Blog: Scotland needs 53,000 affordable homes

After last weeks’ launch of Affordable Housing Need in Scotland Post-2021, Callum Chomczuk, Sally Thomas and Alison Watson press the case for 53,000 new affordable homes.

Blog: Scotland needs 53,000 affordable homes

Callum Chomczuk, Sally Thomas and Alison Watson

CIH Scotland, SFHA and Shelter Scotland are calling on the Scottish Government to build 53,000 affordable homes over the next Parliament (2021–2026) and to commit to a capital investment programme of at least £3.4 billion over five years.

Five years ago our joint research set out the need for 60,000 affordable homes to be delivered between 2016 and 2021 – a target designed to address our housing crisis during this Parliament.

The latest figures show that we were on track to meet the government’s target of 50,000 affordable homes. Just under 40,000 grant-funded affordable homes had been approved in Scotland from the beginning of 2016/17 until December 2019. However, due to the lockdown and the pause on construction activity, the 50,000 target will not be reached by March 2021.

This crisis has taught us all the importance of having a safe, affordable place to call home and as we seek to rebuild the country, the need for housing is likely to be greater than ever – both for Scotland’s people and its economy.

With 120,000 on housing waiting lists and local authorities losing 500,000 homes through the right to buy before it was abolished in 2016, these are homes that are desperately needed by families and communities across the country.

The anti-poverty charity Joseph Rowntree Foundation reported that the scale of our social housing programme has been a significant factor in slowing down the rise of poverty in Scotland compared with England.

Industry body Homes for Scotland reports that four jobs are created for new every home built and that there are 80,000 jobs associated with home building in Scotland.

And by matching the money provided by the Scottish Government, councils and housing associations are making a significant investment in the construction sector and demonstrating their role as a catalyst for public-private collaboration.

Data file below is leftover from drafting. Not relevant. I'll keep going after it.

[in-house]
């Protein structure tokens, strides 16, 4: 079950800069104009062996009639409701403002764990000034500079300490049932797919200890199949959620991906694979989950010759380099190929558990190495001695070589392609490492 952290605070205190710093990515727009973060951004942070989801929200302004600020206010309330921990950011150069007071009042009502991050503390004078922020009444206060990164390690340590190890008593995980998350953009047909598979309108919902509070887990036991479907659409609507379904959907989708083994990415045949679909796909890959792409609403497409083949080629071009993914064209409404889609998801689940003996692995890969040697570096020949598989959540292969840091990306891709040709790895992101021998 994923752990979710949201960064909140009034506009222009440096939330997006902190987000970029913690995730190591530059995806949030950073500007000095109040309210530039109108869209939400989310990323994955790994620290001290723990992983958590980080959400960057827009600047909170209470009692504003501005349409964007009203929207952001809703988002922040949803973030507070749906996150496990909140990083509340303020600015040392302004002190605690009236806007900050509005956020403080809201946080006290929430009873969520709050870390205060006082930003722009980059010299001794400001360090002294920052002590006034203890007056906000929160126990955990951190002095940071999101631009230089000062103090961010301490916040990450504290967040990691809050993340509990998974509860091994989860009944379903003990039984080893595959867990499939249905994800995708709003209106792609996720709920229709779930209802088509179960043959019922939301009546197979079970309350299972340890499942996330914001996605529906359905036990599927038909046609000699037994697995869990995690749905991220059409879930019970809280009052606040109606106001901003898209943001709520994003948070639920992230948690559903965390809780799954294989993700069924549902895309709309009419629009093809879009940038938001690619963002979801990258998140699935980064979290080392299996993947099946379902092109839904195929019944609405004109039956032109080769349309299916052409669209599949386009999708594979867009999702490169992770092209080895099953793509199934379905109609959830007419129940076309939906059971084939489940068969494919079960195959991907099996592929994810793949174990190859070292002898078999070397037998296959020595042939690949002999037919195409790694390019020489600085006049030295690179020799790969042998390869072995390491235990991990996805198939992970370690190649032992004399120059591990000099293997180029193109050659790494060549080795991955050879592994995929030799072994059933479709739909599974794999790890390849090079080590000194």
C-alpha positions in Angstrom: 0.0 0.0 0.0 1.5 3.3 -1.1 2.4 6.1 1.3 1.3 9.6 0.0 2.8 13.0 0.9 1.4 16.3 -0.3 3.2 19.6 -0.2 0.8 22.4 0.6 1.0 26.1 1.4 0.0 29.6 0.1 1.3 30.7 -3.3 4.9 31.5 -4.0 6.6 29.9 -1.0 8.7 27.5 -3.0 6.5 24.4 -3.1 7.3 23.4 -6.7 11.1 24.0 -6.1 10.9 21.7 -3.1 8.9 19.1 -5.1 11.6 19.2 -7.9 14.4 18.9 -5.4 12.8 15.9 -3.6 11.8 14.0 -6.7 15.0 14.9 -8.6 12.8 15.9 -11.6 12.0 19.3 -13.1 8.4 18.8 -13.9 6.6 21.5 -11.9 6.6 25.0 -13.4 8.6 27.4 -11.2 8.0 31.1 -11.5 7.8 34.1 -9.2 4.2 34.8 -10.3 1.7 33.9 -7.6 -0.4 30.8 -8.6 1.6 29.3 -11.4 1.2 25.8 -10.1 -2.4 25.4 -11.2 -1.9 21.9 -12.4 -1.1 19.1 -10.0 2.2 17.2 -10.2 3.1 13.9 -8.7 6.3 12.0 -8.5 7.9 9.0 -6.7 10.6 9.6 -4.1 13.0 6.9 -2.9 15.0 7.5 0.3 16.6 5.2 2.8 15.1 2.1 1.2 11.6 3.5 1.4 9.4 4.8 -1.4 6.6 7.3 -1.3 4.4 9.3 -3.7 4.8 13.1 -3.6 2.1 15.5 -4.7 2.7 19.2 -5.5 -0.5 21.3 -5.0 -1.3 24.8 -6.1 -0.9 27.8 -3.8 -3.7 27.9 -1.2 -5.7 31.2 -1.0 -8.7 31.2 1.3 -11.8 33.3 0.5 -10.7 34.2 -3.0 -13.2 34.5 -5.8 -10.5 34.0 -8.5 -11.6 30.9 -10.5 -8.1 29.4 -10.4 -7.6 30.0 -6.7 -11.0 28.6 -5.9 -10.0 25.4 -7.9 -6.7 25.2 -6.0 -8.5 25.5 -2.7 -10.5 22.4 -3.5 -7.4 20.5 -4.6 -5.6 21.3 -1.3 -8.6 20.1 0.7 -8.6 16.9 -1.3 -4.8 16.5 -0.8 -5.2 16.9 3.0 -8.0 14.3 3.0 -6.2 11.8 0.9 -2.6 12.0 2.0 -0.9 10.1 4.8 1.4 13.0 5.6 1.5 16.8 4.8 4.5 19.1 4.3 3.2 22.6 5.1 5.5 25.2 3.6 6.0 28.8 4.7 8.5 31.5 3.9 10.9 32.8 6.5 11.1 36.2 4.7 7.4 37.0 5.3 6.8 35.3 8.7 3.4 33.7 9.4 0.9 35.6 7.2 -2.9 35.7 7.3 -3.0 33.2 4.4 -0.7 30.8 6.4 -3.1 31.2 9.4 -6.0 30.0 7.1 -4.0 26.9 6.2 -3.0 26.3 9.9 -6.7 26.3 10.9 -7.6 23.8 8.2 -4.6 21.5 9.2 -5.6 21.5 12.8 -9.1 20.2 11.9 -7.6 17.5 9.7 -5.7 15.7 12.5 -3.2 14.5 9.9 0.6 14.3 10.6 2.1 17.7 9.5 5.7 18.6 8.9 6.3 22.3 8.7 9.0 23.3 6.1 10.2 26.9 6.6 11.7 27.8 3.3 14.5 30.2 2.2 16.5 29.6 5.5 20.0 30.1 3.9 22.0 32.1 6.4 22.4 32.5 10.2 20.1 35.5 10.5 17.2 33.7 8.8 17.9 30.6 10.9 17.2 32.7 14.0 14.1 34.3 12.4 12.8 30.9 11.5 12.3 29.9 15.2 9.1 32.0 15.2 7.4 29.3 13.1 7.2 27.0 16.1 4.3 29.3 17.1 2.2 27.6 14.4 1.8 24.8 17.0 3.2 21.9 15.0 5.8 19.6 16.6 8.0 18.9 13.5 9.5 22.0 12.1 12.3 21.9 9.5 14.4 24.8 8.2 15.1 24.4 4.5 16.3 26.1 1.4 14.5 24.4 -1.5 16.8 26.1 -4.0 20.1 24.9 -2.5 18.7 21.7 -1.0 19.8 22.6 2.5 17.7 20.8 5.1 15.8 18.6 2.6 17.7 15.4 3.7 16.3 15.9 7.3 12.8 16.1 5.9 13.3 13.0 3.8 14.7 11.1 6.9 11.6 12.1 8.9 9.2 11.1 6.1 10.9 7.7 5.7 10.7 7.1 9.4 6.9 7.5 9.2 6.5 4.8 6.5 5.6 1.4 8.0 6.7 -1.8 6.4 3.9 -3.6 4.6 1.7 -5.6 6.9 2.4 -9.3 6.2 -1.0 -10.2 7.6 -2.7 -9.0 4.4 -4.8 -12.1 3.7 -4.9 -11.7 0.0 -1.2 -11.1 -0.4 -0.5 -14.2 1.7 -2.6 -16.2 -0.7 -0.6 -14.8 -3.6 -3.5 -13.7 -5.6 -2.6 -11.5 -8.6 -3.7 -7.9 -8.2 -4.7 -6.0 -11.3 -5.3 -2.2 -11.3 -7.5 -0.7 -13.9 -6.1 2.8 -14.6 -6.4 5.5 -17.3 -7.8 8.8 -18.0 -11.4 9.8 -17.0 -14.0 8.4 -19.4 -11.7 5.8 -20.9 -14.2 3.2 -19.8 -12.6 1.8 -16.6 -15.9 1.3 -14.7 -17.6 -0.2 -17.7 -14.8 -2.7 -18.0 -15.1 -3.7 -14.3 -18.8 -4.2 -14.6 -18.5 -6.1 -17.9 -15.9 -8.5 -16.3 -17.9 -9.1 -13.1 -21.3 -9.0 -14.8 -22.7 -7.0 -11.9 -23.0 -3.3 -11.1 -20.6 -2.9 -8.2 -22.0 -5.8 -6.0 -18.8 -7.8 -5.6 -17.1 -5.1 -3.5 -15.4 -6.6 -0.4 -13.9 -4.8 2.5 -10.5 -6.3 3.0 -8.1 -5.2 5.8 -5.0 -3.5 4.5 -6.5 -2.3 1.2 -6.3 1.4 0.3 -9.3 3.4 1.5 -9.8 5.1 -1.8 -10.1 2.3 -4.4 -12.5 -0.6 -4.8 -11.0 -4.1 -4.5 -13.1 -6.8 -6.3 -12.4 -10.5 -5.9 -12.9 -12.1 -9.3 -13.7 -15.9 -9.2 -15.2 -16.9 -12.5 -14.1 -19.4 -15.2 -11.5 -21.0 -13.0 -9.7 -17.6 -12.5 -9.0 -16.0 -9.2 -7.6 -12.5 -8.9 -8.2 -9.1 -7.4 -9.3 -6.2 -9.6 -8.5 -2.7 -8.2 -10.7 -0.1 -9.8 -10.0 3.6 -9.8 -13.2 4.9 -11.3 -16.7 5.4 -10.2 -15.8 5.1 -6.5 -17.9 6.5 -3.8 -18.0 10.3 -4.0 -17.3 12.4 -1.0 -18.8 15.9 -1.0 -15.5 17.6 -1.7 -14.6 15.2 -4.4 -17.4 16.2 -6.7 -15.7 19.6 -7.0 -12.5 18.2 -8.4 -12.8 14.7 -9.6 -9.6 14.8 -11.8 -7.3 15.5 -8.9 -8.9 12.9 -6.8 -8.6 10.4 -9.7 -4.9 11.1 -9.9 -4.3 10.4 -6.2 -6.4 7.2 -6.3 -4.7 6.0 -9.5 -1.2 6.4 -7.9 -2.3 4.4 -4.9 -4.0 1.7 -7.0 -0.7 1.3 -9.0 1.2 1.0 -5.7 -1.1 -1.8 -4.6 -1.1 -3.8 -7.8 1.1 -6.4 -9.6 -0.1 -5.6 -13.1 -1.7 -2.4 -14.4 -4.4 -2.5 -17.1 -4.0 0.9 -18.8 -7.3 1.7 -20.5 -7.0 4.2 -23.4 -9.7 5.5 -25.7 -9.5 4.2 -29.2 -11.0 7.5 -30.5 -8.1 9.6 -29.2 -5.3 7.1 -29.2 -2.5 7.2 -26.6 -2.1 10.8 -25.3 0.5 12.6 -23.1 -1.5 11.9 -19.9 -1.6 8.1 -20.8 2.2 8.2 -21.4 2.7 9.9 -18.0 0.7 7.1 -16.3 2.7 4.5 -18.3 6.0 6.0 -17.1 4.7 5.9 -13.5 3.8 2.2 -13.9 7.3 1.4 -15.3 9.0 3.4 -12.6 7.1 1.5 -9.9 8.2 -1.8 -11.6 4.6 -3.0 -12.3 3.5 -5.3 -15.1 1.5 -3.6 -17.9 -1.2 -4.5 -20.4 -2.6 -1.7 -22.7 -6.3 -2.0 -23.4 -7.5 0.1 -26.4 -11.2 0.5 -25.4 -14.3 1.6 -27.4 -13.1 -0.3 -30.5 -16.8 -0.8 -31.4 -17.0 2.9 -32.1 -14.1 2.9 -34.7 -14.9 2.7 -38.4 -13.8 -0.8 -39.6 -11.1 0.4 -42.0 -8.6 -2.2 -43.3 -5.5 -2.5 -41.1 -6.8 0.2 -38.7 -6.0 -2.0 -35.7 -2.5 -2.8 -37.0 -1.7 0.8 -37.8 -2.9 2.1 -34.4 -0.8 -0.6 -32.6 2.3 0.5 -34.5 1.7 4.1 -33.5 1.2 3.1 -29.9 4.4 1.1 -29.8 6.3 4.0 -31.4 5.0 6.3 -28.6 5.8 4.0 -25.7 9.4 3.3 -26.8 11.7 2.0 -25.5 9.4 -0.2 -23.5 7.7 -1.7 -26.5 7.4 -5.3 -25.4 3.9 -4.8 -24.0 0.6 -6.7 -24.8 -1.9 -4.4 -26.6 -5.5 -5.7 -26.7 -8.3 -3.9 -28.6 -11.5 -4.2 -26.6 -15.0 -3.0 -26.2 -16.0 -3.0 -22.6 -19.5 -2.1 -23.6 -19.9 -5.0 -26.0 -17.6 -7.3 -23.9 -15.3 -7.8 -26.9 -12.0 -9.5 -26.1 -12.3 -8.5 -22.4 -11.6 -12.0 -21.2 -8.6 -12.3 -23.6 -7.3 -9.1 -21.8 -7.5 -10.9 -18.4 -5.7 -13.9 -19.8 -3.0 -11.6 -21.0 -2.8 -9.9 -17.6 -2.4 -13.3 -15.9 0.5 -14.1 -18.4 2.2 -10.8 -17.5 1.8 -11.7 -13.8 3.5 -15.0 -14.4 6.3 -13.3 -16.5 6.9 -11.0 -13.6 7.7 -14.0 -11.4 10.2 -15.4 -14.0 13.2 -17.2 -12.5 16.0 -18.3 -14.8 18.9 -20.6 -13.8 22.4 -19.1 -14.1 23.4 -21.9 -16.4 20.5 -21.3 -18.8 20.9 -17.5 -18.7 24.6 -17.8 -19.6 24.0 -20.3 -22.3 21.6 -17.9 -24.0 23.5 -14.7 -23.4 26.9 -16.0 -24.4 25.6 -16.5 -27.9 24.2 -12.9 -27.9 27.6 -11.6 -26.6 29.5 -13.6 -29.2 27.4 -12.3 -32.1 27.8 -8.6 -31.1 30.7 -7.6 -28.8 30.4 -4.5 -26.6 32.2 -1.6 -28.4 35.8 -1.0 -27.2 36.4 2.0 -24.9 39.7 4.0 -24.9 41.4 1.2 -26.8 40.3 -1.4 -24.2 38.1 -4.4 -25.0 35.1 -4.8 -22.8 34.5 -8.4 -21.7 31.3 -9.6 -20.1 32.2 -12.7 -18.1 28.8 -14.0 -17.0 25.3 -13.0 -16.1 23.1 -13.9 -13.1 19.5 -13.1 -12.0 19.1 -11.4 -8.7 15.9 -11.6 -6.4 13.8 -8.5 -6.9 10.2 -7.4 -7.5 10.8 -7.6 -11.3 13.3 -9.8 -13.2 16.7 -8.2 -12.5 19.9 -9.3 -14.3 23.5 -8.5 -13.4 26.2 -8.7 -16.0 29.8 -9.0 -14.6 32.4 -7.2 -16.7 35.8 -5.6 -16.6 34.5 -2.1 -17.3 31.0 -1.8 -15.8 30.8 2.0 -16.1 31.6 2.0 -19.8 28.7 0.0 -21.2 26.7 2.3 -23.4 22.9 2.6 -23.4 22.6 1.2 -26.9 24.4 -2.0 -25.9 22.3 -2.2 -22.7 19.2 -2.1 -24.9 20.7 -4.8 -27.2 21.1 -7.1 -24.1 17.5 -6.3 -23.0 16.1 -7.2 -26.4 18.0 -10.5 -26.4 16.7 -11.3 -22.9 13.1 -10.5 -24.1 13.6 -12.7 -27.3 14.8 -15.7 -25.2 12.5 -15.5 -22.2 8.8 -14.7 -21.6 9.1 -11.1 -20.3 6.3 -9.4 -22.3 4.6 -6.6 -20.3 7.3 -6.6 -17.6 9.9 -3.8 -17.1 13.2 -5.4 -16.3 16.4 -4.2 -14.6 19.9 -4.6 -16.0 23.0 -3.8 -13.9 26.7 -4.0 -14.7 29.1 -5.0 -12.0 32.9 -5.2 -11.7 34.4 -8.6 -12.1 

Blog: Scotland needs 53,000 affordable homes

At a time when major infrastructure programmes face significant obstacles, the success and deliverability of affordable housing is to be commended.

Unfortunately, demographic and housing market trends in Scotland point to significant housing pressures, with the potential for a worsening situation in terms of access to affordable housing in the short to medium-term.

Indeed, despite record levels of investment in affordable housing over the last four years, waiting lists remain too high and homelessness is again on the rise. The depth of Scotland’s housing crisis can’t be addressed by one Parliamentary cycle; the challenges are too great and require more than five years of targeted investment.

That is why we need to look beyond what has been achieved in this Parliament, to keep the momentum going and to ensure that an ambitious programme for affordable housing supply is at the centre of any long-term housing strategy  

One of the main positives to come from this crisis has been the ability of our political leaders to think differently and take radical action. With both the job retention scheme and six-month pause on evictions critical in ensuring that the ill effects of the crisis have not been greater.

So as the lockdown ends we can’t go back to business as usual. We need to use our experience to build back better with an ambitious plan for affordable housing at the heart of Scotland’s economic and social recovery.

This isn’t the time for timidity. Politicians from all parties must think differently and recognise that we can choose to end homelessness, to end poverty in this country and give everyone the right foundation for safe, secure life. This all starts by building the 53,000 affordable homes the country needs.

  • Callum Chomczuk is the national director for CIH Scotland, Sally Thomas is SFHA chief executive and Alison Watson is director of Shelter Scotland

This article was originally published in The Herald

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